I was amazed to think that someone could accumulate all that money, and fascinated to see that all he wanted to do was sit on it!
Both Uncle Scrooge and Jesus pose some deep questions to us today.
How much do we really need to make us happy?
Will having it actually make us happy in the long run?
Where does our happiness come from, if we have happiness at all?
We have seen the theme in a hundred books and movies – poor little rich boy or girl starving for love. We all seem to realize that true wealth comes from love. But do we live and choose by that understanding?
Possessions can distract us from what is truly essential for our soul. Greed and selfishness can kill the Spirit within us.
Our coöptation by materialism and greediness doesn’t have to rise to the level of Scrooge’s mounted millions. So often a miserly heart is crippled by things much more complex than money. We can be sinfully stingy with:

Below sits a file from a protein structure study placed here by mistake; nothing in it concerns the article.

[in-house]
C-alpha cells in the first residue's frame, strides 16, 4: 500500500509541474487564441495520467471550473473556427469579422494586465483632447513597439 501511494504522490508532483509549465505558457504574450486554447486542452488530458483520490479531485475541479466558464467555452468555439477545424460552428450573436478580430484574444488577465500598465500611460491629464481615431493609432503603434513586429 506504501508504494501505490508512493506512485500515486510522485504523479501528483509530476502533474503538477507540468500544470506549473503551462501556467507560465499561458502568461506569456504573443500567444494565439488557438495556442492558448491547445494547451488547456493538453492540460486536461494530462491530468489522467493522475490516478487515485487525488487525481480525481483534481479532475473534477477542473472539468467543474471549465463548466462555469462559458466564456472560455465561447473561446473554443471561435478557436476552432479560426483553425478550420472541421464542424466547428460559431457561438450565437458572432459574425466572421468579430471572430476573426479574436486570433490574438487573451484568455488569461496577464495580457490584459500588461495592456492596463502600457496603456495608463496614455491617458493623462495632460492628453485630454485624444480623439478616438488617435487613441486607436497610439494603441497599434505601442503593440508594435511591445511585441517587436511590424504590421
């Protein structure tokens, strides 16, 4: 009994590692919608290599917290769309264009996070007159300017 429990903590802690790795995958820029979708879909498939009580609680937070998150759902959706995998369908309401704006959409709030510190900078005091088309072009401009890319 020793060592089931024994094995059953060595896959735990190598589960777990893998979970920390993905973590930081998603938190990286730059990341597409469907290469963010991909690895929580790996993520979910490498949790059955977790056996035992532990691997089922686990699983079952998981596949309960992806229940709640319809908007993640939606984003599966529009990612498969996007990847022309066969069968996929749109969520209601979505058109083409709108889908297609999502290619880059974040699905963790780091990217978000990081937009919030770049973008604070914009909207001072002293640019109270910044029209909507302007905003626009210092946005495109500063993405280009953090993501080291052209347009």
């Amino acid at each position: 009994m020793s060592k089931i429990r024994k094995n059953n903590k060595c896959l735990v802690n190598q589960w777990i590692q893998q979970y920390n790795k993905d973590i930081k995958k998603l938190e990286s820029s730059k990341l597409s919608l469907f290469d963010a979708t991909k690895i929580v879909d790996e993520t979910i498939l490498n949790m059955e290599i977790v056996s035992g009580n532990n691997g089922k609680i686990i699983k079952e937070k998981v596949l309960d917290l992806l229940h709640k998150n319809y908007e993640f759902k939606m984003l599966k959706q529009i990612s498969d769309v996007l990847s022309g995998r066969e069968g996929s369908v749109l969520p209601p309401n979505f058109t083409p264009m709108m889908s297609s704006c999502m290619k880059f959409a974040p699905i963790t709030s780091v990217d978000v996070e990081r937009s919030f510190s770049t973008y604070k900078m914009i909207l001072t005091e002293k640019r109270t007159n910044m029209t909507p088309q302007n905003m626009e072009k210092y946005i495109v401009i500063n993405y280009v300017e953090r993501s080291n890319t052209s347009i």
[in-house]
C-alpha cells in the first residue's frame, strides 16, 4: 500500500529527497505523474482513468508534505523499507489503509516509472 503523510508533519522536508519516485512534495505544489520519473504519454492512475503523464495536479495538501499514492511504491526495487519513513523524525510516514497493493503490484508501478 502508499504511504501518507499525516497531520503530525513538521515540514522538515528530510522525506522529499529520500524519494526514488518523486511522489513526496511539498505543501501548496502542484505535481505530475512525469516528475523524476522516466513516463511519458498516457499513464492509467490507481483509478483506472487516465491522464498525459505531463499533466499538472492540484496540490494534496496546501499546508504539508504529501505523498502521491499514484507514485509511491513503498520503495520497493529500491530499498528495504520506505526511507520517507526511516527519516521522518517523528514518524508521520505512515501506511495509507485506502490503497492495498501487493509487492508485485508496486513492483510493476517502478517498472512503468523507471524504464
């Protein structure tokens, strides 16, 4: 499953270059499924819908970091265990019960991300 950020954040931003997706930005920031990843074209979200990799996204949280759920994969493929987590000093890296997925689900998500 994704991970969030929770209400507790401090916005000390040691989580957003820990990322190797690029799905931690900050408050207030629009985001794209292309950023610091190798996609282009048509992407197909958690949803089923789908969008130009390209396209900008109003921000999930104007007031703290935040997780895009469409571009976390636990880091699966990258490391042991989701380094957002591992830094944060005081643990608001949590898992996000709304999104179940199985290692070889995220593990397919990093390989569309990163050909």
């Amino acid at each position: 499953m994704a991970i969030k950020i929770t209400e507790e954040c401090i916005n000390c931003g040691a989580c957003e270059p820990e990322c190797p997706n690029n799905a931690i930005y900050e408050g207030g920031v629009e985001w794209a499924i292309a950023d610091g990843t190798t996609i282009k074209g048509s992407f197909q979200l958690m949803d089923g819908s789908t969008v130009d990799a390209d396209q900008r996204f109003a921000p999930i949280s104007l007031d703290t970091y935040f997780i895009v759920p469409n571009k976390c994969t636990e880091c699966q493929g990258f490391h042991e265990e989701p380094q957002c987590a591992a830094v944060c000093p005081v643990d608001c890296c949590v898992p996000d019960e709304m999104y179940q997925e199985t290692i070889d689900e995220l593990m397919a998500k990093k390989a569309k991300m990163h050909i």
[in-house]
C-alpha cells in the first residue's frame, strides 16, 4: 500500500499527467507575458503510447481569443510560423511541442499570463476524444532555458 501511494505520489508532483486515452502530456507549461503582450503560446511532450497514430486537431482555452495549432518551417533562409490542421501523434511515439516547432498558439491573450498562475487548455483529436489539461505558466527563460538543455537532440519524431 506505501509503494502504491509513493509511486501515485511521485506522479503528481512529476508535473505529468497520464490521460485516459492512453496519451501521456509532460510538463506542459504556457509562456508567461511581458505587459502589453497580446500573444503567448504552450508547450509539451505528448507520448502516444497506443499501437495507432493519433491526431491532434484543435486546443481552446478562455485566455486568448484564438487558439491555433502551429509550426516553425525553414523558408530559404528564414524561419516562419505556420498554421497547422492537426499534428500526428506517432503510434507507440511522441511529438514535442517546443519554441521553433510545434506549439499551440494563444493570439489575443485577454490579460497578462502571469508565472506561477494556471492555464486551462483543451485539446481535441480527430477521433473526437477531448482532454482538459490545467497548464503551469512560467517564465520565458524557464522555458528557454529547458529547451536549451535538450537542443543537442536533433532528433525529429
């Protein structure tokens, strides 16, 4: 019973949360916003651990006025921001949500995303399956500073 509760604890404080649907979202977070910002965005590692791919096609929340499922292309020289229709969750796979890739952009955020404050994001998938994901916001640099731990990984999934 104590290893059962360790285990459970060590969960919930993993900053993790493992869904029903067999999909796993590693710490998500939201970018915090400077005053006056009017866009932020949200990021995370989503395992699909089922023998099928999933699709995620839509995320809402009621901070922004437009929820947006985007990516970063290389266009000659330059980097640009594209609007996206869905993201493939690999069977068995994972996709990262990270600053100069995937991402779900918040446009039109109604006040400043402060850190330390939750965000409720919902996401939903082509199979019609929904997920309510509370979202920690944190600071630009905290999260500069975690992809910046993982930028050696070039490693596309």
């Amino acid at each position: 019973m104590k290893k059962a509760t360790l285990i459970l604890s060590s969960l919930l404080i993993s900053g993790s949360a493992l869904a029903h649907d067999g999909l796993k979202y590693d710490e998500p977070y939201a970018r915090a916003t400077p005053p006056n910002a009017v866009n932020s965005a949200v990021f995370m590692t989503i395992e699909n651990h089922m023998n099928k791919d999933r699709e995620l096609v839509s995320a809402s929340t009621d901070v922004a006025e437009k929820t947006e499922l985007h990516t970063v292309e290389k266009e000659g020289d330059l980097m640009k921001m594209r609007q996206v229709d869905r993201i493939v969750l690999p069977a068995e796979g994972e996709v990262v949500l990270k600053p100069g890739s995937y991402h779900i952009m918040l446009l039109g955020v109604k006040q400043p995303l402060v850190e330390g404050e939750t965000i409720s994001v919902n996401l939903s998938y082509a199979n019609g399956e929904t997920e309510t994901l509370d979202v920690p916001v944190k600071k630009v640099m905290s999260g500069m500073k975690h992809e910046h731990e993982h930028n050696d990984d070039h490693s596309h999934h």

our attention to those deemed unimportant
our kindness to those struggling with life
our forgiveness to the unappreciative
our presuppositions about what belongs to whom
The following parable has always shaken me down at the root of my assumed entitlements:
A young woman was waiting to catch a flight in the boarding area of the airport. Given that her wait was going to be several hours she decided to buy a book to read along with a packet of cookies to enjoy. She sat down in an armchair in the VIP room of the airport to relax and read her book in peace.